Who The F@#$ Is Willie Nile And Why Should You Care?


Why should you care about the new Willie Nile record "American Ride"?

I dunno, maybe because you're kinda bored by the usual suspects you find yourself falling back on out of dedication, habit or a mix of both.  Sure, Kanye West and anything Jeff Tweedy touches will always get more press, but don't let the NPR's, Pitchfork's, and Brooklyn Vegan's of this world program you so easily.

Throw those bastards a curve and give Willie Nile's new album American Ride a few seconds of your time. Doing so will put you back in touch with that side of you that once marched to its own drum.  Watch out, though, you might start caring about stuff again.

For all the adulation reflexively foisted upon every new Springsteen, Dylan or Petty record, "American Ride" is the album all three of those particular fellas have been trying to make for a long, long time.  Alternately patriotic, wistful and road-weary, Nile's cinematic yarns make the daily grind seem like a victory parade of sorts.  Hell, with such joyous working-class anthems as these, one can almost take pride in drawing the short straw and having to clean the ladies room at the end of an exhausting double-shift at Jimmy's Buffet.

After all, it isn't the work that defines you, but the joy you take in living every minute..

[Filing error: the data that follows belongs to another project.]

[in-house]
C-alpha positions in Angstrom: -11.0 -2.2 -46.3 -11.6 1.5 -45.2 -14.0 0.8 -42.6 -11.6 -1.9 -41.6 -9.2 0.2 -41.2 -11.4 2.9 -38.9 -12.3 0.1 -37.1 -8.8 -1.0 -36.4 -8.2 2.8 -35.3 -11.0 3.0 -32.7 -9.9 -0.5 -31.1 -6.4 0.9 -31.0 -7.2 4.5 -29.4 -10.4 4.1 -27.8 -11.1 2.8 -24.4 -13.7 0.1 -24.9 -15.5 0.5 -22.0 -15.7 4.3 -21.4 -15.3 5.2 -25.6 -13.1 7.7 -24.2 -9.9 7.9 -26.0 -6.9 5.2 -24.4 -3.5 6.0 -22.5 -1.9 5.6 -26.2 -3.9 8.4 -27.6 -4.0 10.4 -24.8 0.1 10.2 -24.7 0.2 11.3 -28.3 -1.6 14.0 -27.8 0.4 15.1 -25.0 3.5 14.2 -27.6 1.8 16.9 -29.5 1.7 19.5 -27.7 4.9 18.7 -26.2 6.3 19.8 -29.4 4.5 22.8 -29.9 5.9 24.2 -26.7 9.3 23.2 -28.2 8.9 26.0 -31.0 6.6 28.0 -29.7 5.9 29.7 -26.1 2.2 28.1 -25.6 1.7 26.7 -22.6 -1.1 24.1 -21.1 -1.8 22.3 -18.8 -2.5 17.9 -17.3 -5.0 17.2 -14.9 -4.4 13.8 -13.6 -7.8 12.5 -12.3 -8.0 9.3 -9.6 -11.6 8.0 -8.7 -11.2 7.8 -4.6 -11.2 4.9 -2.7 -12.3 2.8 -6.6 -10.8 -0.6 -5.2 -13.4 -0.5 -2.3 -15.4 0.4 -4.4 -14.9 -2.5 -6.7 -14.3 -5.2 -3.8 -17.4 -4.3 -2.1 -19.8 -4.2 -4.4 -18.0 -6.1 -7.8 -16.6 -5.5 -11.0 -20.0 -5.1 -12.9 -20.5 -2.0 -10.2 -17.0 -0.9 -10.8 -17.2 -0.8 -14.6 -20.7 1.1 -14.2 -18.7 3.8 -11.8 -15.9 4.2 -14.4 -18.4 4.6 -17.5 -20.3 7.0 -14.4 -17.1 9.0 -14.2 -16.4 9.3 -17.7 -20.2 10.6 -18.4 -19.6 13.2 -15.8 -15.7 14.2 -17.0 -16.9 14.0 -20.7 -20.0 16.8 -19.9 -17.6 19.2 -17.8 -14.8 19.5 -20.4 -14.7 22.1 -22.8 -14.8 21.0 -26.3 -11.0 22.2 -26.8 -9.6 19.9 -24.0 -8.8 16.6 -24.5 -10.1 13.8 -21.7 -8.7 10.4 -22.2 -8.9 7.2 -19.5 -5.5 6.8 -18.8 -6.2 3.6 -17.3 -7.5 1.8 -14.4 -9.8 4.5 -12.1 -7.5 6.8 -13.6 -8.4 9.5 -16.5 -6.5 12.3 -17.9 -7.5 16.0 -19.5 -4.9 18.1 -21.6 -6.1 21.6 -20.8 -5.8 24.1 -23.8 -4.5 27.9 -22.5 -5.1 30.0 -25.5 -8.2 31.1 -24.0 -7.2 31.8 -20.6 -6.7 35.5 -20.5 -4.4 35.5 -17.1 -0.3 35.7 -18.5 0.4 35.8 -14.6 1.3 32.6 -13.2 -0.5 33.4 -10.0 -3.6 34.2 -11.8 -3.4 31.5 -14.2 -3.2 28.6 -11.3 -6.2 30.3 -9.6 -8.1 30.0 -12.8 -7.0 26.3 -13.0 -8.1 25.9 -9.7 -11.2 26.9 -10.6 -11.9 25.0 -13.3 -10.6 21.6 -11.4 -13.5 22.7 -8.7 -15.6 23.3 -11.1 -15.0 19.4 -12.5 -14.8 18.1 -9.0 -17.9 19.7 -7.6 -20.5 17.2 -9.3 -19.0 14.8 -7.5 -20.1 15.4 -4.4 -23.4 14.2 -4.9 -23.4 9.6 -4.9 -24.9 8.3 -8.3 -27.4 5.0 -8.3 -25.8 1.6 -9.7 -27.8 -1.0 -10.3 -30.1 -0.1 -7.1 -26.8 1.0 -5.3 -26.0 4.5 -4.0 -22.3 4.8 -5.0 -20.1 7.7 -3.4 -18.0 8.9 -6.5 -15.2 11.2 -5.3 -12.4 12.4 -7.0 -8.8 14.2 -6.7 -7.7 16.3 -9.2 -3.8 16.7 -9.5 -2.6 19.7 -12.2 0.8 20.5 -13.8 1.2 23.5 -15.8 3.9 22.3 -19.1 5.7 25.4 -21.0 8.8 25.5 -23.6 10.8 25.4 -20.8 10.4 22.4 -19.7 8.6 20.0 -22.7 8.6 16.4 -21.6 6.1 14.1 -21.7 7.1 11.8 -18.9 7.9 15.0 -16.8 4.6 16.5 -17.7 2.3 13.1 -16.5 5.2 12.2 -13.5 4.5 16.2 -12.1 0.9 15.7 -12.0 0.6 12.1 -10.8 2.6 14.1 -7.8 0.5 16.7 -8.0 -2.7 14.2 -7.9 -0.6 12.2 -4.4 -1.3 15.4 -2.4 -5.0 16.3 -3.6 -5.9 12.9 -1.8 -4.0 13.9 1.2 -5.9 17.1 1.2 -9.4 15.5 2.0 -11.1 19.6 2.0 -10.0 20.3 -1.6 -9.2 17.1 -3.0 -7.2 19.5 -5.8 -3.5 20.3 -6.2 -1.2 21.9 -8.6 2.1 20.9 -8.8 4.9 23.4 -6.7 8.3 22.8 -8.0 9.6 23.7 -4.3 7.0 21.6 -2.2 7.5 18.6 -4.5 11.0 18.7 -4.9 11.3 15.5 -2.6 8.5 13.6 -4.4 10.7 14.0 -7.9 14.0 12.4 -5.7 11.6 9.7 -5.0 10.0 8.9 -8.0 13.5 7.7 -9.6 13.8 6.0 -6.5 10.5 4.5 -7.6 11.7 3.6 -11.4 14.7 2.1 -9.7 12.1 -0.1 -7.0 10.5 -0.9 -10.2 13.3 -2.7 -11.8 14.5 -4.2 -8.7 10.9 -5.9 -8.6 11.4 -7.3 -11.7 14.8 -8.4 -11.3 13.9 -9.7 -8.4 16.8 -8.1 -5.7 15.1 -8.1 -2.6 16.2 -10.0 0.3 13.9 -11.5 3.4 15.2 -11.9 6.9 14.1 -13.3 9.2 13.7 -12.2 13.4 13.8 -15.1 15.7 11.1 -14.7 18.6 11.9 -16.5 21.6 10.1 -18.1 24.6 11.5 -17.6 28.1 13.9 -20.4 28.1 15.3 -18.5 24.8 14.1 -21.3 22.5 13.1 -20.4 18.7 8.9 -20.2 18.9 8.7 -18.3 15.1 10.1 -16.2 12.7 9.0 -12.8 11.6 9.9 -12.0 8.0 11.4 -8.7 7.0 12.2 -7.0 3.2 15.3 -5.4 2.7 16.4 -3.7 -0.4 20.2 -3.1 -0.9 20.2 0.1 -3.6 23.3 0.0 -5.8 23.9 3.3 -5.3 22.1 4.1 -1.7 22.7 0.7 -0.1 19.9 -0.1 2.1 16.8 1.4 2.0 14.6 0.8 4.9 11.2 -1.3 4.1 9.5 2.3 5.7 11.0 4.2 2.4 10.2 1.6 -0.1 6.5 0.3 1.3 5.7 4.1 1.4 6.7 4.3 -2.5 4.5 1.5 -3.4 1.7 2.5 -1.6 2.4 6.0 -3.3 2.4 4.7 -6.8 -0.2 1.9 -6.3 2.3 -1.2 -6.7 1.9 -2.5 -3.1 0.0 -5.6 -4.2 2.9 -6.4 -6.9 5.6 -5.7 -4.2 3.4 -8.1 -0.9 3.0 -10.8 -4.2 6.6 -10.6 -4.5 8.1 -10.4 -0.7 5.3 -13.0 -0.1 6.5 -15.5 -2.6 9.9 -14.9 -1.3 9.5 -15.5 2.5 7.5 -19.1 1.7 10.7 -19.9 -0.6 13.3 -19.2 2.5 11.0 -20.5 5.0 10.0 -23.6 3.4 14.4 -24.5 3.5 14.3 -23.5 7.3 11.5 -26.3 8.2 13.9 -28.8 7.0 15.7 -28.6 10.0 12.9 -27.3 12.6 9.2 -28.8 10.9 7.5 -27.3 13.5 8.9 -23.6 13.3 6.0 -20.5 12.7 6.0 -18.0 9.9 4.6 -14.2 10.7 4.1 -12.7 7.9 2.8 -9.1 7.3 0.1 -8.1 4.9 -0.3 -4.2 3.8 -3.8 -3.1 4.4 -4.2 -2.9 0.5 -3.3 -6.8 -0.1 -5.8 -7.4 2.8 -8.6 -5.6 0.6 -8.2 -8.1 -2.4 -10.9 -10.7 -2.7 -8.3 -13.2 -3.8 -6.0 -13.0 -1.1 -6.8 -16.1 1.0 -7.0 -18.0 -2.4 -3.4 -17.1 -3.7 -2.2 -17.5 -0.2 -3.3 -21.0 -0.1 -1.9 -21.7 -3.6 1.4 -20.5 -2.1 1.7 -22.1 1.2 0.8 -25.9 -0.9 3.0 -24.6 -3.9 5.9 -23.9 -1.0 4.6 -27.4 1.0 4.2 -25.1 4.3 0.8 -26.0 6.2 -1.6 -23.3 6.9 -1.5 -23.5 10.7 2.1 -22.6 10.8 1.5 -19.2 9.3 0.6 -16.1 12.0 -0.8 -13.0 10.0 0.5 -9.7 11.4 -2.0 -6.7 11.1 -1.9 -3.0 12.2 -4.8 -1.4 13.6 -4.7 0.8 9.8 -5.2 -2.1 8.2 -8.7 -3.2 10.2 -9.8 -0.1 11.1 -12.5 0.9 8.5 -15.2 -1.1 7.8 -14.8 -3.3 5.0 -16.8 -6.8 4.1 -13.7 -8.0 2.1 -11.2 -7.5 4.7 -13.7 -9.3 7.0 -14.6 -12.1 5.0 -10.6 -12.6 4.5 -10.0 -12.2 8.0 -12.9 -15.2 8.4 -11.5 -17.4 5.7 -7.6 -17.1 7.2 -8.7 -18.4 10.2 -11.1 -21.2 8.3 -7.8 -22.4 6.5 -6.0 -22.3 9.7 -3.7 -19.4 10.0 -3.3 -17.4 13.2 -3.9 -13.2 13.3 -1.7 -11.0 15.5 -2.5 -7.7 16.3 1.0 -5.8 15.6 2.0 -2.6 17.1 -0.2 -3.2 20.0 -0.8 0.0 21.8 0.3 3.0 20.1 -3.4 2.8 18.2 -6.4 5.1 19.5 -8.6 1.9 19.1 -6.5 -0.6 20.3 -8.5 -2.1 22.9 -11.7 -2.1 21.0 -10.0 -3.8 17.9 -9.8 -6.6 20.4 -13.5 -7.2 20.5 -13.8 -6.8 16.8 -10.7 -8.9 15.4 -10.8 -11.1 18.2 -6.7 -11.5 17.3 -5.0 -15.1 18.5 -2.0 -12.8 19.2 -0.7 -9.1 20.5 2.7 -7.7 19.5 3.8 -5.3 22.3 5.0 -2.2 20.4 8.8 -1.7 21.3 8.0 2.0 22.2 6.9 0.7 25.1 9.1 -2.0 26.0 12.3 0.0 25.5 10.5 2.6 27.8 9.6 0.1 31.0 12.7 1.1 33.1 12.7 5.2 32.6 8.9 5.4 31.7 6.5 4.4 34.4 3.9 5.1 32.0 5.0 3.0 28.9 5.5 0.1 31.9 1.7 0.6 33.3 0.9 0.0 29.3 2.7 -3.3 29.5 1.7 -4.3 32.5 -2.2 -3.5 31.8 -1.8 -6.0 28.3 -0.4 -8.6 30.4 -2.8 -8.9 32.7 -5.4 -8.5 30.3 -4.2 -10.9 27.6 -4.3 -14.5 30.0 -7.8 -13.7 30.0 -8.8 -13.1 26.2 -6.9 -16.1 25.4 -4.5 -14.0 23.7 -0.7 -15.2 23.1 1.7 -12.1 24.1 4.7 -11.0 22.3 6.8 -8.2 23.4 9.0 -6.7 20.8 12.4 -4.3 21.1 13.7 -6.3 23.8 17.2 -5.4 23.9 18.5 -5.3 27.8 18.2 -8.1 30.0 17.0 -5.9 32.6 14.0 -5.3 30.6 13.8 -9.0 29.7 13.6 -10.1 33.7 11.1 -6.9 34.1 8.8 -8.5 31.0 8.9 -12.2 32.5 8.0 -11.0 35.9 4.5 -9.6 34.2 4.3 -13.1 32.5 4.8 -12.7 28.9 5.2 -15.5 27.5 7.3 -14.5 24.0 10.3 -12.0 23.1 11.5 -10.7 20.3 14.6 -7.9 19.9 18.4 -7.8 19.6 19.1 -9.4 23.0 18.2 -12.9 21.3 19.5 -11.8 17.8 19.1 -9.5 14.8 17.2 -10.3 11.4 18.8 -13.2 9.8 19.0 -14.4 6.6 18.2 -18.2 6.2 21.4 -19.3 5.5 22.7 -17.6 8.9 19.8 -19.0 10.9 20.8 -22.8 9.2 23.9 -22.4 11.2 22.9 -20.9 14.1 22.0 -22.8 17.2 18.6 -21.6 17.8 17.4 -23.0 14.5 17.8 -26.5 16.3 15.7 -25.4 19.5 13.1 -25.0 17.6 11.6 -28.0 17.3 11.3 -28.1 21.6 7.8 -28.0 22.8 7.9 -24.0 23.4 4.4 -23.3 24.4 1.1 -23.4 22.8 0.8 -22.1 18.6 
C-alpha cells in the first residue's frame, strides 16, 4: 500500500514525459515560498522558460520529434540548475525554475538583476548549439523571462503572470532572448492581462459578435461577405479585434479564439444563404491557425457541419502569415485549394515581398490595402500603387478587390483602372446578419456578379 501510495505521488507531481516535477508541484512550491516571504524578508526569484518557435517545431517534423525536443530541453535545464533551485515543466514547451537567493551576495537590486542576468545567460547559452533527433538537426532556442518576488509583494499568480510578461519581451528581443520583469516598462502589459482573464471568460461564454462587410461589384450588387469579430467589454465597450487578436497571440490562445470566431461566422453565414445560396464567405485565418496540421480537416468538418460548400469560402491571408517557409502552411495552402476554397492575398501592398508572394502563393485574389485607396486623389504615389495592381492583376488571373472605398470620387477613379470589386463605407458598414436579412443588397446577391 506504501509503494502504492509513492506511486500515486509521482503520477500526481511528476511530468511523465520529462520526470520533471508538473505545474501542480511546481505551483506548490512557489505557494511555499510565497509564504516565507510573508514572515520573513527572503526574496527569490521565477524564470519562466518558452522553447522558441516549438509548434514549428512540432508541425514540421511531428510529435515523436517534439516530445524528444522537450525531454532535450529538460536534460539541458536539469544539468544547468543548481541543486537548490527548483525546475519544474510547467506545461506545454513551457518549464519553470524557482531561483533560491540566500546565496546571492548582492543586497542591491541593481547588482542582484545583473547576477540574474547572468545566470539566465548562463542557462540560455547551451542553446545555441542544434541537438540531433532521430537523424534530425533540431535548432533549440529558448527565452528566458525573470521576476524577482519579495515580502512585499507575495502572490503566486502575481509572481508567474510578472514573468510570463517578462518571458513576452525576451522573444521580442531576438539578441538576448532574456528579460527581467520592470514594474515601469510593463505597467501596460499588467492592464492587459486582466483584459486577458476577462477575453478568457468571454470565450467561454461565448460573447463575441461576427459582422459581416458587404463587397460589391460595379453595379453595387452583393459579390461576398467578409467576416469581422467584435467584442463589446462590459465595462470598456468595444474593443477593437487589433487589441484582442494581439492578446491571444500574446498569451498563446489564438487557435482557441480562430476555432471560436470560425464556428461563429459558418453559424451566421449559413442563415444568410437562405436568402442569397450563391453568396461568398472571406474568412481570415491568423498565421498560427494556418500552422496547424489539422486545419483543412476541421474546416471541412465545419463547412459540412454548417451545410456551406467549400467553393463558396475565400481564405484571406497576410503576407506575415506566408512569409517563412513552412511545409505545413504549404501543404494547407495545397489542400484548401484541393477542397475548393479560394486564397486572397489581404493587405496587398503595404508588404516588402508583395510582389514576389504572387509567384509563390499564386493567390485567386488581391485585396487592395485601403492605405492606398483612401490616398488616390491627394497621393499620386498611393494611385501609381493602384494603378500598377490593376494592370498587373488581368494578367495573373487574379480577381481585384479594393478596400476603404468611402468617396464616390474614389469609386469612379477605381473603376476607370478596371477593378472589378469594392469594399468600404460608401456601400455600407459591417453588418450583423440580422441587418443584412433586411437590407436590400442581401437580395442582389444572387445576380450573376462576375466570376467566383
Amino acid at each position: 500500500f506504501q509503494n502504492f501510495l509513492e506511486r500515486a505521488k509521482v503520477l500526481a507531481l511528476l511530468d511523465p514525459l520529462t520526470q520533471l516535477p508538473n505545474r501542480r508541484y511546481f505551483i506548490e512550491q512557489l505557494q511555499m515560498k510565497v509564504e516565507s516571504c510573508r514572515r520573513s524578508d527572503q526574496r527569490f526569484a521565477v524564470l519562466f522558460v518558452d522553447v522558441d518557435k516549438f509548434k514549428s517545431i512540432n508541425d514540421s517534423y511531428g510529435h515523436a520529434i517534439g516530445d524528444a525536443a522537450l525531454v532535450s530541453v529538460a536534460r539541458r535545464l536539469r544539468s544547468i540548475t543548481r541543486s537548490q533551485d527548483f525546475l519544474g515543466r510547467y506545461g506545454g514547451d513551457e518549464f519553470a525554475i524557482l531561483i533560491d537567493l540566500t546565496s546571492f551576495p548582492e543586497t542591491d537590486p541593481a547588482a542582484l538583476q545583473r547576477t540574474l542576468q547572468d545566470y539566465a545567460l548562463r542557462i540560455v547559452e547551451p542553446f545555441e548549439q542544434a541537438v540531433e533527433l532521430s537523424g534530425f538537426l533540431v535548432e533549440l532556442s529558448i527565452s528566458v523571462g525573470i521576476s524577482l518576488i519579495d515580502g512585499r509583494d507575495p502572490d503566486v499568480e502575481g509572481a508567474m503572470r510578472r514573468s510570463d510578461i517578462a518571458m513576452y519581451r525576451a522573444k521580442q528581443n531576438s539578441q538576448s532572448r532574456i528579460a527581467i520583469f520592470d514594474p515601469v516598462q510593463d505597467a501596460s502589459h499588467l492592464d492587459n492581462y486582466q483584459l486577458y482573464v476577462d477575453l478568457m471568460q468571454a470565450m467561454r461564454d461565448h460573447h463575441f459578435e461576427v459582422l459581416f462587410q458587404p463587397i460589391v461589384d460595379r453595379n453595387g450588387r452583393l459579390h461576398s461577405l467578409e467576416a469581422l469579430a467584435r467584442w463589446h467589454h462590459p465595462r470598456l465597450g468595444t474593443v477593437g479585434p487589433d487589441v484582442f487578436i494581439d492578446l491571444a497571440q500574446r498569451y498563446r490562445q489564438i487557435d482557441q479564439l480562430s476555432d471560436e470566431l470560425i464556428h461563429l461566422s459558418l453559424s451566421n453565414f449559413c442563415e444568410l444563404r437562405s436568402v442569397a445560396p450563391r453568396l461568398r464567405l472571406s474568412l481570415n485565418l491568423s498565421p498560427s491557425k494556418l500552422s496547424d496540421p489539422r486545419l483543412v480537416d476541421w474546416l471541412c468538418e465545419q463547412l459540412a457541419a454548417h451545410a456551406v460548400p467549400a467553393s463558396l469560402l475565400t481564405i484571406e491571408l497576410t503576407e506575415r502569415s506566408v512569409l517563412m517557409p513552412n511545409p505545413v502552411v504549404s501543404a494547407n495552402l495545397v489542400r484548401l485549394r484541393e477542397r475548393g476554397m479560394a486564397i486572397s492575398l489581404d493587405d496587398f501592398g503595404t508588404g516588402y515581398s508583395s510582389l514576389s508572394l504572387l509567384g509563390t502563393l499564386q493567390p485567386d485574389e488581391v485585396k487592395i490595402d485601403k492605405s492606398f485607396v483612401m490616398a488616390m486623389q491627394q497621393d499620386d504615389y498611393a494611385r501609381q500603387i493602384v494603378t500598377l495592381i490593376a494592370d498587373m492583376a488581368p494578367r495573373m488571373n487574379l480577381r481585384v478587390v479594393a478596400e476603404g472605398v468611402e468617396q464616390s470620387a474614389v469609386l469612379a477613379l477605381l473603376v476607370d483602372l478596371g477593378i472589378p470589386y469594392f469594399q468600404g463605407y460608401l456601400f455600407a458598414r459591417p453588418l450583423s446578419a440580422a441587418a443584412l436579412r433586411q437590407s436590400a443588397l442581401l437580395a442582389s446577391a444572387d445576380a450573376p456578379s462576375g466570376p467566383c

For that reason, there is no one better than Nile to deliver that message; having logged many a mile on a rambling and ragged 33-year musical career with more stops and starts than an Eddie Cochran song.

Nile's self-titled first record came out in 1980 and should have signaled the arrival of "the guy who'd make us all stop comparing everyone to Dylan".  Instead, the album's critical acclaim failed to translate to commercial success thanks to the complete inability of Nile's label, Arista Records, to promote a rock record.

I could hold a grudge, I suppose, or blame Nile for inking with the label in the first place, but "American Ride" is the sort of album that heals all wounds, my friends.  I kid you not.

I hesitate to point you in the direction of any particular songs because the entire album deserves to be heard in its entirety/  If you allow yourself to enjoy it as Nile wants you to, by the end of the record, you too will be convinced that Nile has made the best damn album of his career..

This is folk music for folks who hate folk music, but want to listen to music for them, about them.  Forget that tree-hugging, granola-munching schlock we've been "treated" to at art fairs, carnivals, and the like.  This is music for and about people who cry, sweat and bleed each and every day. yet somehow find a reason to smile at the end of it.  In the hands of Nile, such moments celebrate those fleeting moments of light that manage to kick their way through the darkness, making songs like "God Laughs" and  "If I Ever See The Light" that much more prophetic.

Is it too early to proclaim "Album of the Year"?

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